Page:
Baby Face (1933)
We meet Lily in her father's speakeasy in industrial Pennsylvania, serving factory workers and a crooked politician, to whom her father occasionally pimps her out. Lily has two friends: a barmaid named Chico (Theresa Harris), and old Mr. Cragg, a Nietsche-reading cobbler (Alphonse Ethier), who advises her to use her natural abilities to exploit what men want to get what she wants. After the accidental death of her awful father, Lily runs off to New York City with Chico and gets to work on what she wants — financial security and fine things — starting at the personnel office of a large bank and eventually making her way to the penthouse.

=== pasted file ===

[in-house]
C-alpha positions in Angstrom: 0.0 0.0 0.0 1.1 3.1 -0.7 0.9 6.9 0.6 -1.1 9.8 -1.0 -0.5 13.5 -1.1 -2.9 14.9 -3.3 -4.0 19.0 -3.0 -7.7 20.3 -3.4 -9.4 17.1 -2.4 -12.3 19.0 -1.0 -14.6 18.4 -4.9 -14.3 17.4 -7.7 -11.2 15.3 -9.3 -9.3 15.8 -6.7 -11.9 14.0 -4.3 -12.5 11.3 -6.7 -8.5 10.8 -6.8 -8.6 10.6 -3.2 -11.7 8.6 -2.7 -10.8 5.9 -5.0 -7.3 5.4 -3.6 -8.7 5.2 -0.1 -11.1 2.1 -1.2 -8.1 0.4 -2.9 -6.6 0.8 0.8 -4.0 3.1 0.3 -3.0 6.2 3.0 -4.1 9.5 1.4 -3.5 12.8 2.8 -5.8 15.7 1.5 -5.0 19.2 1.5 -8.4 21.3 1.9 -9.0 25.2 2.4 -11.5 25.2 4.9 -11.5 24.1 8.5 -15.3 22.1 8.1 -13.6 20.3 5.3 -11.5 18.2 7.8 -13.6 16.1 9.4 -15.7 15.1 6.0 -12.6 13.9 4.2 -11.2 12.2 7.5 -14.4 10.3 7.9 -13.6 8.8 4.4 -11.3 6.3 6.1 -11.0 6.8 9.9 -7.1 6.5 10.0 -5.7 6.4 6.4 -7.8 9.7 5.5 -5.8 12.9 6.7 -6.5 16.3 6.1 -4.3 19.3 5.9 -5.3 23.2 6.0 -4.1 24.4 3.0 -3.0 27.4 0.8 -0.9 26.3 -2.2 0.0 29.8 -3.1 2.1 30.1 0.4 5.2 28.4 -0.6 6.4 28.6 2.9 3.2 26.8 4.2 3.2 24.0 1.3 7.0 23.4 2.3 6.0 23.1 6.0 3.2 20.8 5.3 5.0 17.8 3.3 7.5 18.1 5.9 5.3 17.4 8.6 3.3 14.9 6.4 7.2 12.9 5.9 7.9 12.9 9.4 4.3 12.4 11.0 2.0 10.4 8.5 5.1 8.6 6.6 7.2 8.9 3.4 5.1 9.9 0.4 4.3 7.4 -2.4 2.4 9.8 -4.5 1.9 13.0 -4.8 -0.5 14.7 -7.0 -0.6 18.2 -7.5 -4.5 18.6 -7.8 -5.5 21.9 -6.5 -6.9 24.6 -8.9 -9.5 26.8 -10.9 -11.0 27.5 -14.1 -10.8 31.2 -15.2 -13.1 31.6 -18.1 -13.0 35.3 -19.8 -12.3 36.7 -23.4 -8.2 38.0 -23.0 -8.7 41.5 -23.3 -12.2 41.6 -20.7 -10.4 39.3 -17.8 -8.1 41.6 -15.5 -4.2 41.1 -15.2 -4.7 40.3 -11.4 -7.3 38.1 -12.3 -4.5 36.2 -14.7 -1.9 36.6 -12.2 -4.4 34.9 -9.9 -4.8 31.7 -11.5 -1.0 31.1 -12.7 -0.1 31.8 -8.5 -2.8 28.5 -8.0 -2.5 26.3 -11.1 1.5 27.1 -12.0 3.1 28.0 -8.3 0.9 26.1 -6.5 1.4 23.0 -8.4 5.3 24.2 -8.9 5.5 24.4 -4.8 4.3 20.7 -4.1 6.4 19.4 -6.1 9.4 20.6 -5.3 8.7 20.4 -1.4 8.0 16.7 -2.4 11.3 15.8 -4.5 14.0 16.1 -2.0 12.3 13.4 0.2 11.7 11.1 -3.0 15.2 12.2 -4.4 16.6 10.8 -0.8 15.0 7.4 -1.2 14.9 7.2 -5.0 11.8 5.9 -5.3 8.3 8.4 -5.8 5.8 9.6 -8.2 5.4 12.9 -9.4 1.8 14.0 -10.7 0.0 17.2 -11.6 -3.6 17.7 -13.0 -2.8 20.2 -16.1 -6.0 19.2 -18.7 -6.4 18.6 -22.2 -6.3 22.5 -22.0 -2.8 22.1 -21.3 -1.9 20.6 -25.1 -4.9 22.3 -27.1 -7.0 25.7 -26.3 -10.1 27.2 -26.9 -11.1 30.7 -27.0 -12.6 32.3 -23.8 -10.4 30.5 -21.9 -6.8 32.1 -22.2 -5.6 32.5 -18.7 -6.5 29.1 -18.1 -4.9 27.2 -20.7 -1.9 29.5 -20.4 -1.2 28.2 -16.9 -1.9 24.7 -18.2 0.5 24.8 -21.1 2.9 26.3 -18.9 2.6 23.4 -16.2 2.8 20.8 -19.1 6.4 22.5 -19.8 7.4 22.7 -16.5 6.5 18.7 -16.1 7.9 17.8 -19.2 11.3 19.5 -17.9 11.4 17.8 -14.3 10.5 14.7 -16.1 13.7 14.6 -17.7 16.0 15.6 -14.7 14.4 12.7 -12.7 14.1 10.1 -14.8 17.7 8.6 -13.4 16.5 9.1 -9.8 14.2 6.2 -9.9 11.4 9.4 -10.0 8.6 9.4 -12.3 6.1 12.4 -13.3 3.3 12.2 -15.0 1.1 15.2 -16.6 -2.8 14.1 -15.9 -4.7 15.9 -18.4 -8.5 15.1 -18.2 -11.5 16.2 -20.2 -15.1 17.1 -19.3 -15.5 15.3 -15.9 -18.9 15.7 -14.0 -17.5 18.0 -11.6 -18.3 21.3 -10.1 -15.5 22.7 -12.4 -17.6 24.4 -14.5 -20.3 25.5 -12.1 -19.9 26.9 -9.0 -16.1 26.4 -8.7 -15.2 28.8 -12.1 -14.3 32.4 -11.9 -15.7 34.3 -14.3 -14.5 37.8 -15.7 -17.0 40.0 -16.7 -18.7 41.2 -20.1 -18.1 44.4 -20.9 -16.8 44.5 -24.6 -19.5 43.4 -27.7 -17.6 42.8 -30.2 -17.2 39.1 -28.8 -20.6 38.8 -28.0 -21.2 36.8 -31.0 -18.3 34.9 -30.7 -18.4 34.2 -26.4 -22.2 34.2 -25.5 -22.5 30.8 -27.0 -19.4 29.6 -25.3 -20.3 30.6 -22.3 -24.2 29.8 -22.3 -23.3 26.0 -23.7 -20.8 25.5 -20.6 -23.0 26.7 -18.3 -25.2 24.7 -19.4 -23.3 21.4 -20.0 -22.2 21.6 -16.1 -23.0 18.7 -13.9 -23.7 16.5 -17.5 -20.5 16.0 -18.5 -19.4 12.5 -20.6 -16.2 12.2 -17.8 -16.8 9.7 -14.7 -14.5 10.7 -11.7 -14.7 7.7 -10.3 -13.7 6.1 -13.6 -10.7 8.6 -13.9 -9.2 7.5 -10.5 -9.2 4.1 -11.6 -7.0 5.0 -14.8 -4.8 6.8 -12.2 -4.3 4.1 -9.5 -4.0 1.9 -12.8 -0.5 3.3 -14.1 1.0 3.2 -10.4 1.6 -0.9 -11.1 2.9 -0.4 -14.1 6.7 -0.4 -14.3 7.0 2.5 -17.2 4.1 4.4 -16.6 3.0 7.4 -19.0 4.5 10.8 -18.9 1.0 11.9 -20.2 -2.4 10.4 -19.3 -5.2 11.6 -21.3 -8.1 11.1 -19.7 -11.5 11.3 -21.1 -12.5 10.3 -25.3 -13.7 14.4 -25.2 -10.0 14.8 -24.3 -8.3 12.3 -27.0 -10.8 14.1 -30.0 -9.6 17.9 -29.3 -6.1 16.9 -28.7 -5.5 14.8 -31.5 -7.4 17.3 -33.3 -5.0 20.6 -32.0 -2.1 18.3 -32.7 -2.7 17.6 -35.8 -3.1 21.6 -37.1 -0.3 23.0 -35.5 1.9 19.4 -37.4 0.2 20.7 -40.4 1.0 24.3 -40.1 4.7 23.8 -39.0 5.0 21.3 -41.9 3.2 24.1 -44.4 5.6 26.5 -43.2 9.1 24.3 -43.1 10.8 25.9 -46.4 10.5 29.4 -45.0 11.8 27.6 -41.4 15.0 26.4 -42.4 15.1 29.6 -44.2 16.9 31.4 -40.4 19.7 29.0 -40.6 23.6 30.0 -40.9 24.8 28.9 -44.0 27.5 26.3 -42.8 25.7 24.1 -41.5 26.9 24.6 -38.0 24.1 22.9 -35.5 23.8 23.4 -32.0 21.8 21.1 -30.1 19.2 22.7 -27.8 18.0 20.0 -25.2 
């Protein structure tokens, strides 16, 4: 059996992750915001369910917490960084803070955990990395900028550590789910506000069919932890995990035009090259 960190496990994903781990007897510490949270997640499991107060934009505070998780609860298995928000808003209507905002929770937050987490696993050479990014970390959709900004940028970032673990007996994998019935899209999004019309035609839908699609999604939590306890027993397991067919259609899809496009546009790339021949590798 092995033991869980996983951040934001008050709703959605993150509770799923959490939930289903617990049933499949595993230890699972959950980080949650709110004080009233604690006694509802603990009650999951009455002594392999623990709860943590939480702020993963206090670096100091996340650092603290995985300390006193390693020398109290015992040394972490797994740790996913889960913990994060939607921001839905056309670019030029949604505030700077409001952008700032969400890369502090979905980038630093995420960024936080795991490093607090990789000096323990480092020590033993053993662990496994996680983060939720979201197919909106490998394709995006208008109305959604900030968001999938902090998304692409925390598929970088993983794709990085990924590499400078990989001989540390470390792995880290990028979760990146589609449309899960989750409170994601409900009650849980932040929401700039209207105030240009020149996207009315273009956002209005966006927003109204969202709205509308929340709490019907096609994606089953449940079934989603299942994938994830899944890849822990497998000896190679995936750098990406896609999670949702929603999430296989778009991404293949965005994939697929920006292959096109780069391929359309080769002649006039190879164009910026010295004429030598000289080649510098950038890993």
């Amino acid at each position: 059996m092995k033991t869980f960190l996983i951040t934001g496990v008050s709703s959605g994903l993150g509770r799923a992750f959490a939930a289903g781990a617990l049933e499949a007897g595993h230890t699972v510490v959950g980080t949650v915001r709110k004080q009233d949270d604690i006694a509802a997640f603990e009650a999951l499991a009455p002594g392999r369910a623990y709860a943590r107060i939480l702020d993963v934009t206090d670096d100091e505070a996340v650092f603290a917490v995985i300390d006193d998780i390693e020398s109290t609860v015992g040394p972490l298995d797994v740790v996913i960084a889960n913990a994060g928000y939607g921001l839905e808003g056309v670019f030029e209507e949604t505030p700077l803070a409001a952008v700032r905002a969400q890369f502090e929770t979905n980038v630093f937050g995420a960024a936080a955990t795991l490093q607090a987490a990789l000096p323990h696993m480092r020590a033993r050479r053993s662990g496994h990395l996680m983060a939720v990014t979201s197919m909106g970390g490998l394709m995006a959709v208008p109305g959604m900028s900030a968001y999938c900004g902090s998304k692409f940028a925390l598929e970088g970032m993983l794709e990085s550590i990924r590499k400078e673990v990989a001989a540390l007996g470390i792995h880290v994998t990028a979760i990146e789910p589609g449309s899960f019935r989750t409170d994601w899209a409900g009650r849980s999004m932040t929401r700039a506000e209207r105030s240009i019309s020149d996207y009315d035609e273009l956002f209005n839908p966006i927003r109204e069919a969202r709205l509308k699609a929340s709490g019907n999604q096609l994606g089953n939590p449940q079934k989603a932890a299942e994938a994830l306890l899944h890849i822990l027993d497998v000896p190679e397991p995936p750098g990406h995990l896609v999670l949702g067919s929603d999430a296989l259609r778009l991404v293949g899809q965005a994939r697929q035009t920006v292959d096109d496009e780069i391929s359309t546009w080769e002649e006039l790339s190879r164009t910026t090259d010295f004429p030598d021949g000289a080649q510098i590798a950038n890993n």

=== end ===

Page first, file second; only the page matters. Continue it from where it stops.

Dashing young Courtland Trenholm (George Brent), the new bank president (you'll just have to see what happened to the old bank president) puts the kibosh on Lily's activities, but eventually finds her as enchanting as other men have before, and she's back on track.
At the time this film was made the Motion Picture Production Code was in place, but not rigidly enforced, and Baby Face was one of the pictures that kicked compliance into high gear. Reaction to the first release of the film caused such outrage that Warner Bros. had to recut it to tone done the "luridness" and tack on an ending more in keeping with the precepts of the Code.
You can see both versions on Forbidden Hollywood Collection, Vol. 1. (read the video review of the film here), and you really, really should.